John Locke: There have been several turning points in the company, and each felt like a big risk. Just starting the company felt like a huge leap of faith, and it took some time to build momentum. Quitting doing white-label development for larger agencies was a calculated risk because our cash flow took a hit in the short-term. In the long-term, it was absolutely the right choice. Pivoting into SEO was an even larger risk. What if we couldn’t get results for clients? What about dismissing our rankings for web design search terms? In the end, that decision turned out to be the correct move. We’ve had our best year to date because of that decision.
Everything in digital marketing is constantly evolving, and you must know when it is time to make changes. Listen to your gut instincts, even when it seems risky; that’s one of the biggest lessons I’ve learned.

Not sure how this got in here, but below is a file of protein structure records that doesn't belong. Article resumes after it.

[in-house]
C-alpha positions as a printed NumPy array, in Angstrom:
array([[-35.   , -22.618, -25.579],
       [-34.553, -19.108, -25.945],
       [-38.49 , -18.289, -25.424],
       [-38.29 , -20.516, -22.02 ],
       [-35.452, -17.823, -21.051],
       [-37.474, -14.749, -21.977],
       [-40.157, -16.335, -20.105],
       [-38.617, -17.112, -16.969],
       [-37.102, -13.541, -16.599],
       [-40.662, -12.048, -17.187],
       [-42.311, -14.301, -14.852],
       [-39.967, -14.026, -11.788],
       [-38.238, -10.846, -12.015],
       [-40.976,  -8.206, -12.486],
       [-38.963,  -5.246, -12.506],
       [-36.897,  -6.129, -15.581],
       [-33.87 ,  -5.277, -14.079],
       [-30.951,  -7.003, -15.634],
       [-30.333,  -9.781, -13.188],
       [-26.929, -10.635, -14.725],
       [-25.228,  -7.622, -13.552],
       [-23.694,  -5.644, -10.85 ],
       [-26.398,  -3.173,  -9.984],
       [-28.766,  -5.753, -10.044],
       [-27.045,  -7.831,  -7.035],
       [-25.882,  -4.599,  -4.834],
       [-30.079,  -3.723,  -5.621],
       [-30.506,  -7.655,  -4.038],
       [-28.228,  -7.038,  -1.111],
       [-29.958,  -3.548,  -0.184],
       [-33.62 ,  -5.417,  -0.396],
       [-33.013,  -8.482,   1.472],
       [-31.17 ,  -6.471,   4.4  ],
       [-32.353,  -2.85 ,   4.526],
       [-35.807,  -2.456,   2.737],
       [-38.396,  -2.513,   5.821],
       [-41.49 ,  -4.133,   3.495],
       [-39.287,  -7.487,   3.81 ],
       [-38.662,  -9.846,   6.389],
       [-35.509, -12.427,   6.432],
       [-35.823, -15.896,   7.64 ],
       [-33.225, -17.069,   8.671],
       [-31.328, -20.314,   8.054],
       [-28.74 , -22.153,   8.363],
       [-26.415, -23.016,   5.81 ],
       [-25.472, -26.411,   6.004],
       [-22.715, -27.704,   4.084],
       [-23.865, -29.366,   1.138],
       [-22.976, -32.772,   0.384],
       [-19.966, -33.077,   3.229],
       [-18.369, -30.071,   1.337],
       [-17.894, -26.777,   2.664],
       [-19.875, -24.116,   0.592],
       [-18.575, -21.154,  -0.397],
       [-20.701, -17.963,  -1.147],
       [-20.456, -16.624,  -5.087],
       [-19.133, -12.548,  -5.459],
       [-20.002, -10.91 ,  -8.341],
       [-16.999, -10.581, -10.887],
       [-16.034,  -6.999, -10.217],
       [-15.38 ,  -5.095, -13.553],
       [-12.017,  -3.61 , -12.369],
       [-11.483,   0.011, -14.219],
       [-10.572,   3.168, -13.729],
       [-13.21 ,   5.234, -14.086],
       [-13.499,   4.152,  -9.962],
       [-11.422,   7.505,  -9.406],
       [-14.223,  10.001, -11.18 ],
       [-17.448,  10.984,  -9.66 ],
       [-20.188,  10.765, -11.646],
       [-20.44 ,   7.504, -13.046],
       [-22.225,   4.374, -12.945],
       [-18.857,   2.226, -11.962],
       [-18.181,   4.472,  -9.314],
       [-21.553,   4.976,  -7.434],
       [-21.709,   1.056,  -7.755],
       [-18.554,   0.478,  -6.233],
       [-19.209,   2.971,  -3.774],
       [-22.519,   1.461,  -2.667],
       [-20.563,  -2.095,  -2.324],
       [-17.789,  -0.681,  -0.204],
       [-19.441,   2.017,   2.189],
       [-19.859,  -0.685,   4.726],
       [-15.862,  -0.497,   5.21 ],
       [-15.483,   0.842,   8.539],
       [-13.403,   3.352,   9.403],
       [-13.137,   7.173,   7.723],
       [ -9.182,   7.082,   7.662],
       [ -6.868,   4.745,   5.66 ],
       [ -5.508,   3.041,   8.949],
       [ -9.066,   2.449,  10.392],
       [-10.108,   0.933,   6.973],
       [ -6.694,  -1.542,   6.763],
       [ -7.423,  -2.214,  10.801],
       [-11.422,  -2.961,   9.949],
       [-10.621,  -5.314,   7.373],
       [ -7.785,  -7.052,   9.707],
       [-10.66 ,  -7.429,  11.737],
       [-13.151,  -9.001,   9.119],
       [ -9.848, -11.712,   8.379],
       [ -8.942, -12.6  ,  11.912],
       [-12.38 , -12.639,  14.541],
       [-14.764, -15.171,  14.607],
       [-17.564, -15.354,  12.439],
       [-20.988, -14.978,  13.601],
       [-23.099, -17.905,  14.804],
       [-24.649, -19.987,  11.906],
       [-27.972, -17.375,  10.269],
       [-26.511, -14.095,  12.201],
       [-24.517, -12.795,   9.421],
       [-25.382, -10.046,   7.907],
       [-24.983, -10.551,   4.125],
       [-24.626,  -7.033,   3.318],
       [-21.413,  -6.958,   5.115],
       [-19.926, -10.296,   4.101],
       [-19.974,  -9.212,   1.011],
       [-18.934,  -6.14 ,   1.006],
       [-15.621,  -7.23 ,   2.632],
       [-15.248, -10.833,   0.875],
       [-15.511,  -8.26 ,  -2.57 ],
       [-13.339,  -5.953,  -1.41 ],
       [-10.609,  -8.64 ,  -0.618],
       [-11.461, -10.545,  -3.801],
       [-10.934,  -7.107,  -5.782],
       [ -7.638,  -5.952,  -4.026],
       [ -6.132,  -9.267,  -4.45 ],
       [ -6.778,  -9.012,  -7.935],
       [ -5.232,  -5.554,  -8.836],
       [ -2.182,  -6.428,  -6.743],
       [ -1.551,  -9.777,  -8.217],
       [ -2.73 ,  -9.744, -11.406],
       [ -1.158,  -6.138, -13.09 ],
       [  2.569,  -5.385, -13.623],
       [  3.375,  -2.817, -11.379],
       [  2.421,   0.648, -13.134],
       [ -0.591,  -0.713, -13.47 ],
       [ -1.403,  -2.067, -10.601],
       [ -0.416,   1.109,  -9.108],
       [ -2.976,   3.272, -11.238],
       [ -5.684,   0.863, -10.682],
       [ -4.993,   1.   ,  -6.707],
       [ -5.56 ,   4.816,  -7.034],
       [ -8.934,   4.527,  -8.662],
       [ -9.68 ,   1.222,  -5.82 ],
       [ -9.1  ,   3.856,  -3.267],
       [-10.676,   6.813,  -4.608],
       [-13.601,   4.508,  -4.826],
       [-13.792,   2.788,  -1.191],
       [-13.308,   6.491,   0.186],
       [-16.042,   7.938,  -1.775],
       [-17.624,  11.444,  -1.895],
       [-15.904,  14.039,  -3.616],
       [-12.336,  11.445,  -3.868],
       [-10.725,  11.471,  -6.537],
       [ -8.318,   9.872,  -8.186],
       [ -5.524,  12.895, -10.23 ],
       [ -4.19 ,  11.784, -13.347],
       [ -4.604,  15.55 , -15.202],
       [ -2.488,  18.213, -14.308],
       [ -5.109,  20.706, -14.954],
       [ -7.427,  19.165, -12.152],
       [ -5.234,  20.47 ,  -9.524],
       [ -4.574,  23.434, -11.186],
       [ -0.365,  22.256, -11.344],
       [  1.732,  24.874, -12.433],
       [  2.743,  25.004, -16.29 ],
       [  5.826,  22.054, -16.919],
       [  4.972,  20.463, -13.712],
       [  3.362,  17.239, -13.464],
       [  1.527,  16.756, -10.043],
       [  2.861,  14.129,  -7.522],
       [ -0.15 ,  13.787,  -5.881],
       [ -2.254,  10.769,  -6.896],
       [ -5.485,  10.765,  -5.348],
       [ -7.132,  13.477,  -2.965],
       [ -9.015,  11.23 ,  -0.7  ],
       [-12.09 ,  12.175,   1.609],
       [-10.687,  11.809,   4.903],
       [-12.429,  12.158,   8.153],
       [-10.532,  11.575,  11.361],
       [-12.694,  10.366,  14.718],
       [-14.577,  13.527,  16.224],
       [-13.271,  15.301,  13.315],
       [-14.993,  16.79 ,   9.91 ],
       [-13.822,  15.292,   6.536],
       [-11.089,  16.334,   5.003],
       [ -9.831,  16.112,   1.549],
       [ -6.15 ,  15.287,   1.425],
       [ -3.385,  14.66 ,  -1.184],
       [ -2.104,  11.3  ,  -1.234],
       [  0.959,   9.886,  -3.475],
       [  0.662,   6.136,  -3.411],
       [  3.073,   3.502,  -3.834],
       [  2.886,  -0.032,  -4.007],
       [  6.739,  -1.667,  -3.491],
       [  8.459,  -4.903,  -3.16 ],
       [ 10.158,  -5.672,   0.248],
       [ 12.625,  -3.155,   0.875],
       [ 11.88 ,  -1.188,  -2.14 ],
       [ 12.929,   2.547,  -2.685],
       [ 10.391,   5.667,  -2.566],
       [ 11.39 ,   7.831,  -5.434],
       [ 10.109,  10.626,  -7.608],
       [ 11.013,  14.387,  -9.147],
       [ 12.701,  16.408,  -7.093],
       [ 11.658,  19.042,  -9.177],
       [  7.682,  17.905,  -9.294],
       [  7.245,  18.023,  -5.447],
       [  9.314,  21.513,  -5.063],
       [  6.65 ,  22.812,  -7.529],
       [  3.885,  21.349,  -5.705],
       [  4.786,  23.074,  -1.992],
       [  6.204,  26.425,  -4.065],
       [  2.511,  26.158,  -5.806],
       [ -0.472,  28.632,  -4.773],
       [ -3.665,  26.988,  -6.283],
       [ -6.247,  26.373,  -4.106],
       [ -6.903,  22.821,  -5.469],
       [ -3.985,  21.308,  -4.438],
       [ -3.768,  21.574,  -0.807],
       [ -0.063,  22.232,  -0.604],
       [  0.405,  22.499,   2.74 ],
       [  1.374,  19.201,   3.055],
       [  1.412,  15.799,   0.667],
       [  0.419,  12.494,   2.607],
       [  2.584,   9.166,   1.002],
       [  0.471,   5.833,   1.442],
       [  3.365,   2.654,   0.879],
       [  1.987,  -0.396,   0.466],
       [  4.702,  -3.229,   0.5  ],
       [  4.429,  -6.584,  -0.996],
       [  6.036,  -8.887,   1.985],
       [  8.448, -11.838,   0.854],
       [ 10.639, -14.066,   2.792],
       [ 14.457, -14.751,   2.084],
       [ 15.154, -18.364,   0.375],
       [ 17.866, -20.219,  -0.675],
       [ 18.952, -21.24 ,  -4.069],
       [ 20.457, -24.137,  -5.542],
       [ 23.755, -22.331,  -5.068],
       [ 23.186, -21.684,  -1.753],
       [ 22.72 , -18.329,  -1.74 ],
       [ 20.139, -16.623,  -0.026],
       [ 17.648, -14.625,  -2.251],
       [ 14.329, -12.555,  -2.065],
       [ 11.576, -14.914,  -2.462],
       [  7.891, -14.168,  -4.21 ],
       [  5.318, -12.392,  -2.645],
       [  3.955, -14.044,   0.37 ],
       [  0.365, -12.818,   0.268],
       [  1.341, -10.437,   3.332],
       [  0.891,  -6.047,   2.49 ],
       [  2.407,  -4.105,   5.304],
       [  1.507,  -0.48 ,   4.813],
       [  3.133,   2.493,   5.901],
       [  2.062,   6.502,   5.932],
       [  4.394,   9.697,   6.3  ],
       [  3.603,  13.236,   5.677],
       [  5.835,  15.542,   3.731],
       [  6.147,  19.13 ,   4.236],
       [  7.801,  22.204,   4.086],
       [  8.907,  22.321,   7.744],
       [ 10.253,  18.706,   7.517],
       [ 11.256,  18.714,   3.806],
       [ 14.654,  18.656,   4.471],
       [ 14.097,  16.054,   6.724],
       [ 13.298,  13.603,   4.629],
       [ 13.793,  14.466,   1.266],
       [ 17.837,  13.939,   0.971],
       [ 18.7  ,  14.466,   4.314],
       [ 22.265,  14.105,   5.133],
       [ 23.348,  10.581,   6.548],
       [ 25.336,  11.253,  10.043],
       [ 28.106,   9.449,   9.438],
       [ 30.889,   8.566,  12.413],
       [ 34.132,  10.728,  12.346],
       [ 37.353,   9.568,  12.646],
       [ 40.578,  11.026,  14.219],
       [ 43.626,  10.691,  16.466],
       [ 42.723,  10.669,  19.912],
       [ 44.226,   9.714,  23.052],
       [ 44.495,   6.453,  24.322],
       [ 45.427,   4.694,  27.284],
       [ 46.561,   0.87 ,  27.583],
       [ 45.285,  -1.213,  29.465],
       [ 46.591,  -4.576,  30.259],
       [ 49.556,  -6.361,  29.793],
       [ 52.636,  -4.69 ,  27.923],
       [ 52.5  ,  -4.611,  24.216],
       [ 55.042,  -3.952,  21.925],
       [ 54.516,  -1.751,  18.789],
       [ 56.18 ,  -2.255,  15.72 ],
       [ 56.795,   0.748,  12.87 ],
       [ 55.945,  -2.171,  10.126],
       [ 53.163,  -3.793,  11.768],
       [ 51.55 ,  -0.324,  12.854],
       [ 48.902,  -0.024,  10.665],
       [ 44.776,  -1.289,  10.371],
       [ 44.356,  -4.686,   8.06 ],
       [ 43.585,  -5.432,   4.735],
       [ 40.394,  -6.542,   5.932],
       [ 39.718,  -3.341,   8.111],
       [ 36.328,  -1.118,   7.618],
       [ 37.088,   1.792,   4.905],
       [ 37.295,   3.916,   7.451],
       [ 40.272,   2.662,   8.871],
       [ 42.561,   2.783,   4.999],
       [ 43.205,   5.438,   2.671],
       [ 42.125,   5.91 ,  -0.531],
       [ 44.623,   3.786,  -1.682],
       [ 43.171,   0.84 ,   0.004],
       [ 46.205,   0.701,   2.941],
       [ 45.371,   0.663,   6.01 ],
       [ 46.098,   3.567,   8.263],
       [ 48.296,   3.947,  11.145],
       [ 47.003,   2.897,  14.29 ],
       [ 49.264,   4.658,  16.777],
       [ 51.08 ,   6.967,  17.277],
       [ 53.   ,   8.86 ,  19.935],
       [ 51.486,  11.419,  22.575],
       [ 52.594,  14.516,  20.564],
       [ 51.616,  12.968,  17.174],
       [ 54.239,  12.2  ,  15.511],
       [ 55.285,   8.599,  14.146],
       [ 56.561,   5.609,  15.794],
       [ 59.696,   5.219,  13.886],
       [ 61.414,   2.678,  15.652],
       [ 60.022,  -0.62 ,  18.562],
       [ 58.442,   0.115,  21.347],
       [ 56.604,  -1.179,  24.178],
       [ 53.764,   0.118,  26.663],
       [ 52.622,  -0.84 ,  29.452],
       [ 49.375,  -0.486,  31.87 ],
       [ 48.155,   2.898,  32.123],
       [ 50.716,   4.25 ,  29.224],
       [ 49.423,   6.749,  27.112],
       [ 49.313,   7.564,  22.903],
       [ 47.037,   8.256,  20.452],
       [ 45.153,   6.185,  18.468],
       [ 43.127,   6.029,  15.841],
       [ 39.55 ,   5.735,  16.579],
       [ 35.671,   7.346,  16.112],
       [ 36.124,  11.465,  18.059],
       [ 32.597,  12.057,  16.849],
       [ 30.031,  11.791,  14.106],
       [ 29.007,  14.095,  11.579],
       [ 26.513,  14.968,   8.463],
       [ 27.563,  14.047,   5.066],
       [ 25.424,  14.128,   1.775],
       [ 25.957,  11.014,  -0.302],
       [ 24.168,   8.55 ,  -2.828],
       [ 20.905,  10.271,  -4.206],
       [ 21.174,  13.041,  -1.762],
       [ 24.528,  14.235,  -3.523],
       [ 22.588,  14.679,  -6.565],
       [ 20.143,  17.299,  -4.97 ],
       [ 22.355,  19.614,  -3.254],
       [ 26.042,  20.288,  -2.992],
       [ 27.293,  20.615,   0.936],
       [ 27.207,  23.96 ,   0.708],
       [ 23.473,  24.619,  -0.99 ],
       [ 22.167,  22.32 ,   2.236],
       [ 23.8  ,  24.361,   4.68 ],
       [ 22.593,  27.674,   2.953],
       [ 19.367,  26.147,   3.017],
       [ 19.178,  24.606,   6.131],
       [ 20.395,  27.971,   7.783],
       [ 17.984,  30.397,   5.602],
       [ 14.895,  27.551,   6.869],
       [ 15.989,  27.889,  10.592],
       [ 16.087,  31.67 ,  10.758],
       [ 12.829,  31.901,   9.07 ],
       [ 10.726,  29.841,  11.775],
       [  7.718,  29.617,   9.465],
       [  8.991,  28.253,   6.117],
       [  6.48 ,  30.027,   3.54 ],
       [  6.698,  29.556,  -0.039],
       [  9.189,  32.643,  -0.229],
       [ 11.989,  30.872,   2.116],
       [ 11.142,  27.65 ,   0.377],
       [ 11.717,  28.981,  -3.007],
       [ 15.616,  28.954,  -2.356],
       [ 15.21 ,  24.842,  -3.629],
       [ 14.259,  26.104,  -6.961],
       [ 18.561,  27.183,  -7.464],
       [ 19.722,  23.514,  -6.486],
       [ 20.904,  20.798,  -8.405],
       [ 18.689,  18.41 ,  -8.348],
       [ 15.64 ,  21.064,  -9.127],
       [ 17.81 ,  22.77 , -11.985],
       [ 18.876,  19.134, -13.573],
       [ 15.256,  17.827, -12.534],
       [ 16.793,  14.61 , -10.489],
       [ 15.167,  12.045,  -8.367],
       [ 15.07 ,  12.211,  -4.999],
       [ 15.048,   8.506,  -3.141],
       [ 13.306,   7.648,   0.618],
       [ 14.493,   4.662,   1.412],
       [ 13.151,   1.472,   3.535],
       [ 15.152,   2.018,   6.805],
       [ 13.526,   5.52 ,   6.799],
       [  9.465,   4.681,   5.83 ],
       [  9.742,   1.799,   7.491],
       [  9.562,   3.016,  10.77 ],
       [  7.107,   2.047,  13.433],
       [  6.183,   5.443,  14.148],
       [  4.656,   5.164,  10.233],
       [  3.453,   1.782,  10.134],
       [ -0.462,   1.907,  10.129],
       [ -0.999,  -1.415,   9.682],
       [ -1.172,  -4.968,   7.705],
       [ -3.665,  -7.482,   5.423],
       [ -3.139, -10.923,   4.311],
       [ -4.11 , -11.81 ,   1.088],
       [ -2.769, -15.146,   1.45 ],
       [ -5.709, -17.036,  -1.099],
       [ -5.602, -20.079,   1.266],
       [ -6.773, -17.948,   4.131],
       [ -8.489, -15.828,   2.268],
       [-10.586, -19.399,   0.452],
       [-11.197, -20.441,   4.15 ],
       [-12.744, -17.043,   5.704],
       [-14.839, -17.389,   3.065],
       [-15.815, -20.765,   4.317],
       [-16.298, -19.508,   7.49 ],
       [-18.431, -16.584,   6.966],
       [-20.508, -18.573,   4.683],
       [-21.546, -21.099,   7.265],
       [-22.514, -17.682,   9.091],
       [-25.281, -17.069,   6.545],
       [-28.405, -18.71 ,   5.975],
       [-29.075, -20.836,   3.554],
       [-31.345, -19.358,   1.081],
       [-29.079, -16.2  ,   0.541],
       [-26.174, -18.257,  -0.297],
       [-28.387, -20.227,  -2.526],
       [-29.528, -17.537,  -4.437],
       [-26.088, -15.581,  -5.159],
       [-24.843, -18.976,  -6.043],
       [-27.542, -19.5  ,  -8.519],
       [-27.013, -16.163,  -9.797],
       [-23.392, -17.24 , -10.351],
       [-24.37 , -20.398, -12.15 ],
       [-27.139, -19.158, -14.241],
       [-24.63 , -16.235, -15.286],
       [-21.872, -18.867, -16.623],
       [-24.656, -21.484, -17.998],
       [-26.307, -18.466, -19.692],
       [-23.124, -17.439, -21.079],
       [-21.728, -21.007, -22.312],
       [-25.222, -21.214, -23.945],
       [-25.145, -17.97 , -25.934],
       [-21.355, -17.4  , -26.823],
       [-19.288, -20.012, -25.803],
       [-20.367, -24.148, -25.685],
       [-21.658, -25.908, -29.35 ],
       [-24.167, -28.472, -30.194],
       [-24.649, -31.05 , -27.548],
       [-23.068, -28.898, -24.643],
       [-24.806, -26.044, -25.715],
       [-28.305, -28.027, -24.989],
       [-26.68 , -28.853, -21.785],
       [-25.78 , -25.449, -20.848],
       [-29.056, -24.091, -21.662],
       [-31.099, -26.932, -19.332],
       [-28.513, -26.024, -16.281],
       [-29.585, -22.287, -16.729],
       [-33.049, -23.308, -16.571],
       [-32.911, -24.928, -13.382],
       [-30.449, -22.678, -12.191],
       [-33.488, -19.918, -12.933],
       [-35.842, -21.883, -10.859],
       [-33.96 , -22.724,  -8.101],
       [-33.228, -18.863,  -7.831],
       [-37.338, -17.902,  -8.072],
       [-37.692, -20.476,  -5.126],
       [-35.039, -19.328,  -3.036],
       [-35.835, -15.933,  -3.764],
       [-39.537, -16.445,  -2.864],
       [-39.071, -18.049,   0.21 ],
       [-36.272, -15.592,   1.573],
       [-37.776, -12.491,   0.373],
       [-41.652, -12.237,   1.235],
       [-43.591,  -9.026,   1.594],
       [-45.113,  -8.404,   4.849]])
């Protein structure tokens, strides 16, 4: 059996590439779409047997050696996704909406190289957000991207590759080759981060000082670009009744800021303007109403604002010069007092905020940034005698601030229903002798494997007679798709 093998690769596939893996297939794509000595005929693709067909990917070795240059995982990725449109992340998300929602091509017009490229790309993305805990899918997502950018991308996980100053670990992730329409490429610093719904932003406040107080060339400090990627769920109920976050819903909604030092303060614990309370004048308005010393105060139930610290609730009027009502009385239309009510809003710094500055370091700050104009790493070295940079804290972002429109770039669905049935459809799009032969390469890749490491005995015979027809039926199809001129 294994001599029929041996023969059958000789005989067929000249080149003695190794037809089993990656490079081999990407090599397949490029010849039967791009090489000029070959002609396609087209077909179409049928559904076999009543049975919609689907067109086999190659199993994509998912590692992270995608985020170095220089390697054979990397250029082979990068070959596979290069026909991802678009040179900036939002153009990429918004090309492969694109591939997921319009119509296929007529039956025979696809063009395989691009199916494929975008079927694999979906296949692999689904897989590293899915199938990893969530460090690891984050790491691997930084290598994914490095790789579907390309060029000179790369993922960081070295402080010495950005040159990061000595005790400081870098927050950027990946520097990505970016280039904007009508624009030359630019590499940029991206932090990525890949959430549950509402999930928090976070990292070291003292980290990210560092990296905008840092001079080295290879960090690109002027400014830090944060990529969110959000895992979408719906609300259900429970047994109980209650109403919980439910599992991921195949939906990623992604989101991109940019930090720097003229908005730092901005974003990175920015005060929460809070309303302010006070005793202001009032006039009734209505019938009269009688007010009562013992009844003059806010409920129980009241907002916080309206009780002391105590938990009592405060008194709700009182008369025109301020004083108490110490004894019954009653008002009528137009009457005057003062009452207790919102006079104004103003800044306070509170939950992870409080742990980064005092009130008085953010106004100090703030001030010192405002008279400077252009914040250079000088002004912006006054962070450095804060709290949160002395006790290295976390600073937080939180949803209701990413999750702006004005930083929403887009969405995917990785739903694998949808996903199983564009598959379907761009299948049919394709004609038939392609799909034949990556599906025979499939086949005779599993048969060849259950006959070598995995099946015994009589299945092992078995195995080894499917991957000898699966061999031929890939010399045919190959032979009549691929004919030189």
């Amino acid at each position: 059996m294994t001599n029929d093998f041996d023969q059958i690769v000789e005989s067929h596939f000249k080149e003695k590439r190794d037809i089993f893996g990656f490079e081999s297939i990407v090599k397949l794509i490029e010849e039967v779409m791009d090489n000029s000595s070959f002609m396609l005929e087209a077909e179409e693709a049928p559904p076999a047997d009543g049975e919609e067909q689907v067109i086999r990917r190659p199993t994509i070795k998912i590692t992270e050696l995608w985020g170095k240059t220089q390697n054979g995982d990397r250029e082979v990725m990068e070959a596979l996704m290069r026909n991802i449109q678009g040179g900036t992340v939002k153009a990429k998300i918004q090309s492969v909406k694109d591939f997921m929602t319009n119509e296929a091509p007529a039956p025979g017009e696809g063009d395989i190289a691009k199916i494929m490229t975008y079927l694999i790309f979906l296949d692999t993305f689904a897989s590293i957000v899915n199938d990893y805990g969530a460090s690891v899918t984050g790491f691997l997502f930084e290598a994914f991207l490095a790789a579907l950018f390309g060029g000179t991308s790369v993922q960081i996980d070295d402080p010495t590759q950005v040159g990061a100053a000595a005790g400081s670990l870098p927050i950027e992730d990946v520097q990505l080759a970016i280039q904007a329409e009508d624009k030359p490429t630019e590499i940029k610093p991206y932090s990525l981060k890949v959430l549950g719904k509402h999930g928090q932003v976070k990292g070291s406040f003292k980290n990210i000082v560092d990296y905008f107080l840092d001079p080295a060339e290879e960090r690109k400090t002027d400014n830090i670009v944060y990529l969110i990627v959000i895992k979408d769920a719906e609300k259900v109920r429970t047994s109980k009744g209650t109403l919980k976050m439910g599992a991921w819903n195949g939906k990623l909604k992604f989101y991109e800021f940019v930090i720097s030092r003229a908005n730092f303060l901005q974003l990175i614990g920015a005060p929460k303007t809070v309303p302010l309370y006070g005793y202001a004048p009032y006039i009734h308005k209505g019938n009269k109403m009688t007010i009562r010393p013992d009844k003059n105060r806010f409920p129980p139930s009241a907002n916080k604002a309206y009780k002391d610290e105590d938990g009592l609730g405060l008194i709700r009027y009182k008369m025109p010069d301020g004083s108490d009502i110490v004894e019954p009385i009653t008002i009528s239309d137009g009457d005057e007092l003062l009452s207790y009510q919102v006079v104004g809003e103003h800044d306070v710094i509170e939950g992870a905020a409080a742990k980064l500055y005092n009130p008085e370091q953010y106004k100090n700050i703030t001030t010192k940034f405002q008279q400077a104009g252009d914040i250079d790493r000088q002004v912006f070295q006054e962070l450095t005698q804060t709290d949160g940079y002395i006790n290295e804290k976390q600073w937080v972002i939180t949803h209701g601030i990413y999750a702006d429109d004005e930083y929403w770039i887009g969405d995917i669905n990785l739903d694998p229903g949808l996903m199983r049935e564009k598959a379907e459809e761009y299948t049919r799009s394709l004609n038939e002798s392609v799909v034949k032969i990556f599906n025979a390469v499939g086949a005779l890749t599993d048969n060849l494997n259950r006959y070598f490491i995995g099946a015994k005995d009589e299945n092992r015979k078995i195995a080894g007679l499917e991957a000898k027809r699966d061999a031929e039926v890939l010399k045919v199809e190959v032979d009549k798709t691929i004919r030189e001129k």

How do you deal with stress and anxiety? How do you project yourself and Lockedown Design & SEO in the future?
John Locke: My life now is much less stressful than it was fifteen or twenty years ago. Though stress and anxiety are things, you can never escape 100%. Saving money for a rainy day is one way to avoid stress. No one makes good decisions when money is a concern. Always get enough sleep at night. If you’re exhausted, stress is so much worse.
In the future, I can see our company being an established force and having a solid place in the SEO world. I don’t want to grow an agency to hundreds of people. I like working with a couple of dozen clients every month and focusing on making their companies into empires.